The recent killings of Ahmaud Arbery, Breonna Taylor and George Floyd have sparked a resurgence of the Black Lives Matter movement that has coincided with the restart of sports. This was a source of conflict for many athletes as they wanted to play the sport they love, but did not want to detract any attention from the movement. Most athletes, though, decided to return once they were able to advocate for social and racial justice as they played.
Prior to the restart of the National Basketball Association (NBA) season, there were concerns over how the NBA bubble at the ESPN Wide World of Sports Complex in Orlando, Fl. would work, and how players would be able to fight for social and racial justice within it.
To address these concerns, the NBA and the National Basketball Players Association (NBPA) agreed upon several social justice initiatives like painting “Black Lives Matter” on the basketball courts; allowing players to have social messages on their jerseys; including the phrases “Black Lives Matter” and “VOTE” on their warm-up shirts; and permitting players to kneel during the National Anthem.
On Aug. 23, 2020, when an unarmed black man named Jacob Blake was shot seven times in the back by a police officer in Kenosha, Wisconsin, many people, including players and coaches, were angered.
During his media time on Aug. 25, 2020, former Los Angeles Clippers Head Coach Doc Rivers, emotionally pleaded, “We keep loving this country, and this country does not love us back. It’s really so sad.”
Following boycotts of NBA games from Aug. 26 – 28, the NBA and NBPA released a statement expressing their commitment in creating a social justice coalition; attempting to turn every arena into a polling location; and making more advertisements that encourage voting.
Of these commitments, Senior Joshua Timmer, who is an avid NBA fan, thought that opening polls at stadiums was the most effective initiative. He explained how this is “vital in making change for the better [as it allows] everyone to have the opportunity to vote and make a difference.”
The WNBA restarted its season with its own bubble at the IMG Academy in Bradenton, Fl. Like the NBA, the WNBA had “Black Lives Matter” written on their courts. On the front of their warm-up shirts, WNBA players donned “Black Lives Matter” while on the back, they had the phrase “Say Her Name.” WNBA players also wore uniforms with Taylor’s name to bring attention to her death.
Phoenix Mercury Guard Skylar Diggins-Smith elaborated, “I’m trying to use my platform for good, for change and for reform. To speak for people who feel like they’re not being heard. If it sounds like I feel some sort of way, it’s because I do. I can’t hide it. Maybe I’m just wearing it on my sleeve right now.”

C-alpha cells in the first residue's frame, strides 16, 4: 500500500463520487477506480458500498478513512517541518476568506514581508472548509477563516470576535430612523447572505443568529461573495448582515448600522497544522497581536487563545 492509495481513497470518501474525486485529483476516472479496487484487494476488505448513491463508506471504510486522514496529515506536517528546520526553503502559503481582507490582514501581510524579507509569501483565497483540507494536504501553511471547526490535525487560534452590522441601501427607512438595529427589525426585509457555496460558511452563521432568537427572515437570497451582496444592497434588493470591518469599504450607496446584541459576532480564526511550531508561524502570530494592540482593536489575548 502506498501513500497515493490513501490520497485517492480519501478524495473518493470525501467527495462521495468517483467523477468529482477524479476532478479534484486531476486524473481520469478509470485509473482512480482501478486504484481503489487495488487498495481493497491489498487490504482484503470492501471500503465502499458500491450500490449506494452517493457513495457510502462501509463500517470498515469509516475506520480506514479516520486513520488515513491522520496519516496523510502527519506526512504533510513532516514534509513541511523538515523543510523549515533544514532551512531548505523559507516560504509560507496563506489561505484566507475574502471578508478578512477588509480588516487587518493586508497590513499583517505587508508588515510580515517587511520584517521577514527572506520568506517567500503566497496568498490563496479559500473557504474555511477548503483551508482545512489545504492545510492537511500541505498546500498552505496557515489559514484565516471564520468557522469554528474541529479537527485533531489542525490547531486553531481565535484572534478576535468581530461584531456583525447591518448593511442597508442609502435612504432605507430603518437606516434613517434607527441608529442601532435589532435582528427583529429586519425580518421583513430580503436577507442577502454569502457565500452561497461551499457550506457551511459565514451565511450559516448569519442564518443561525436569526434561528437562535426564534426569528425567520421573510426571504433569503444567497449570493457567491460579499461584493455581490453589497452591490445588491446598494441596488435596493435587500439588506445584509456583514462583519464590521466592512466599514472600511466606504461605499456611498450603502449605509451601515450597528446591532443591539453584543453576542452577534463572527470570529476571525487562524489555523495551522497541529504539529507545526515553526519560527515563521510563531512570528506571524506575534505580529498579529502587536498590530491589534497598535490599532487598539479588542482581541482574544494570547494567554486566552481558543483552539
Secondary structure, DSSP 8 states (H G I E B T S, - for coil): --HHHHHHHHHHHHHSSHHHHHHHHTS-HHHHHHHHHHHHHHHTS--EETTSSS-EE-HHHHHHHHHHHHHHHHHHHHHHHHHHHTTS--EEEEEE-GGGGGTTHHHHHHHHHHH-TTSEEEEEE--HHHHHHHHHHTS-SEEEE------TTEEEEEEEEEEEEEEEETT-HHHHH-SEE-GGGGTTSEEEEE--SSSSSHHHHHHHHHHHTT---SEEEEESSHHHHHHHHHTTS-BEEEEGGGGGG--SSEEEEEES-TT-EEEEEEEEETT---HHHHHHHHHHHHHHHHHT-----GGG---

On July 6, 2020, the WNBA, along with the Women’s National Basketball Players Association (WNBPA), launched “The Justice Movement” and created a new Social Justice Council.
In their statement, the WNBA explained that the purpose of the Social Justice Council is to “be a driving force of necessary and continuing conversations about race, voting rights, LGBTQ+ advocacy, and gun control.”
Sophomore Neha Jagadish described how “it is amazing that the WNBA is taking part in activism like this. BLM is fighting for human rights and fair treatment, so why shouldn’t [the WNBA] support the movement?”
Professional tennis player Naomi Osaka brought national attention to racial injustice during the US Open Tournament. For each round of the competition, she wore a face mask with the name of a victim of racial injustice.
Osaka said, “I have seven [masks], and it’s quite sad that seven masks isn’t enough for the amount of names.”
She wore masks for Taylor, Elijah McClain, Arbery, Trayvon Martin, Floyd, Philando Castile and Tamir Rice.
Jagadish stated that Osaka doing this “allow[ed] for her to spread awareness. Using her platform like this can empower people to start taking action.”
By using their platforms, athletes are ensuring that important issues are at the forefront of the nation’s agenda. While they cannot directly solve these issues, players are bringing much needed attention to them. Jagadish stated, “They can initiate discourse, allowing people from many walks in life to start discussing these topics, which is the only way to find solutions.”